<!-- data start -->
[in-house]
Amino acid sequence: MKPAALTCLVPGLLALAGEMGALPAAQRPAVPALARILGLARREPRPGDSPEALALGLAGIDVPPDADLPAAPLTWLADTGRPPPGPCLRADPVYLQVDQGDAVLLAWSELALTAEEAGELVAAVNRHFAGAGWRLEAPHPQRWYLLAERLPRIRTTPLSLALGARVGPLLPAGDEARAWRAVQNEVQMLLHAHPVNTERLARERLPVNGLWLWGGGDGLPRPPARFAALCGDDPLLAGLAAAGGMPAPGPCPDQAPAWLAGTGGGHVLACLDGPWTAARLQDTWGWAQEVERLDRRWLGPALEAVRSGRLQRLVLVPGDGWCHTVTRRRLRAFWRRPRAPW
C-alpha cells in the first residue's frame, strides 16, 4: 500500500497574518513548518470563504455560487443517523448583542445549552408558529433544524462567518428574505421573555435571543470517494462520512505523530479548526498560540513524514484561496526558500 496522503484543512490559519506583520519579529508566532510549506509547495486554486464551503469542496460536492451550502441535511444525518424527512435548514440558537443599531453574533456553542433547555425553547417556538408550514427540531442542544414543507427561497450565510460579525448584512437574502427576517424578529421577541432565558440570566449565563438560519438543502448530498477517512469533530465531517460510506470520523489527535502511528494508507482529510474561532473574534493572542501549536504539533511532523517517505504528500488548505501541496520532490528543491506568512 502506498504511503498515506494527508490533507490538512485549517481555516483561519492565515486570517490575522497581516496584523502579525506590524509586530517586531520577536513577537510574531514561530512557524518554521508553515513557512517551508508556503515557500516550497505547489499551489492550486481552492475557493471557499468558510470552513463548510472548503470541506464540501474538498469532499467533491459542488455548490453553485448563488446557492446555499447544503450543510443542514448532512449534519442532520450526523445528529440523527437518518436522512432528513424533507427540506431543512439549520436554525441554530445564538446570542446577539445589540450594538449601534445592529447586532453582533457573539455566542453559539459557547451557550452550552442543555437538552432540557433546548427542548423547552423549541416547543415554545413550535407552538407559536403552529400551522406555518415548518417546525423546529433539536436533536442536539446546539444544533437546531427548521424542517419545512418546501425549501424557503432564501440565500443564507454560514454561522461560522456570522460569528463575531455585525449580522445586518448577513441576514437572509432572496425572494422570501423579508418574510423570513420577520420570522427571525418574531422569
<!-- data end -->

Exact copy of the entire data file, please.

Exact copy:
[in-house]
Amino acid sequence: MKPAALTCLVPGLLALAGEMGALPAAQRPAVPALARILGLARREPRPGDSPEALALGLAGIDVPPDADLPAAPLTWLADTGRPPPGPCLRADPVYLQVDQGDAVLLAWSELALTAEEAGELVAAVNRHFAGAGWRLEAPHPQRWYLLAERLPRIRTTPLSLALGARVGPLLPAGDEARAWRAVQNEVQMLLHAHPVNTERLARERLPVNGLWLWGGGDGLPRPPARFAALCGDDPLLAGLAAAGGMPAPGPCPDQAPAWLAGTGGGHVLACLDGPWTAARLQDTWGWAQEVERLDRRWLGPALEAVRSGRLQRLVLVPGDGWCHTVTRRRLRAFWRRPRAPW
C-alpha cells in the first residue's frame, strides 16, 4: 500500500497574518513548518470563504455560487443517523448583542445549552408558529433544524462567518428574505421573555435571543470517494462520512505523530479548526498560540513524514484561496526558500 496522503484543512490559519506583520519579529508566532510549506509547495486554486464551503469542496460536492451550502441535511444525518424527512435548514440558537443599531453574533456553542433547555425553547417556538408550514427540531442542544414543507427561497450565510460579525448584512437574502427576517424578529421577541432565558440570566449565563438560519438543502448530498477517512469533530465531517460510506470520523489527535502511528494508507482529510474561532473574534493572542501549536504539533511532523517517505504528500488548505501541496520532490528543491506568512 502506498504511503498515506494527508490533507490538512485549517481555516483561519492565515486570517490575522497581516496584523502579525506590524509586530517586531520577536513577537510574531514561530512557524518554521508553515513557512517551508508556503515557500516550497505547489499551489492550486481552492475557493471557499468558510470552513463548510472548503470541506464540501474538498469532499467533491459542488455548490453553485448563488446557492446555499447544503450543510443542514448532512449534519442532520450526523445528529440523527437518518436522512432528513424533507427540506431543512439549520436554525441554530445564538446570542446577539445589540450594538449601534445592529447586532453582533457573539455566542453559539459557547451557550452550552442543555437538552432540557433546548427542548423547552423549541416547543415554545413550535407552538407559536403552529400551522406555518415548518417546525423546529433539536436533536442536539446546539444544533437546531427548521424542517419545512418546501425549501424557503432564501440565500443564507454560514454561522461560522456570522460569528463575531455585525449580522445586518448577513441576514437572509432572496425572494422570501423579508418574510423570513420577520420570522427571525418574531422569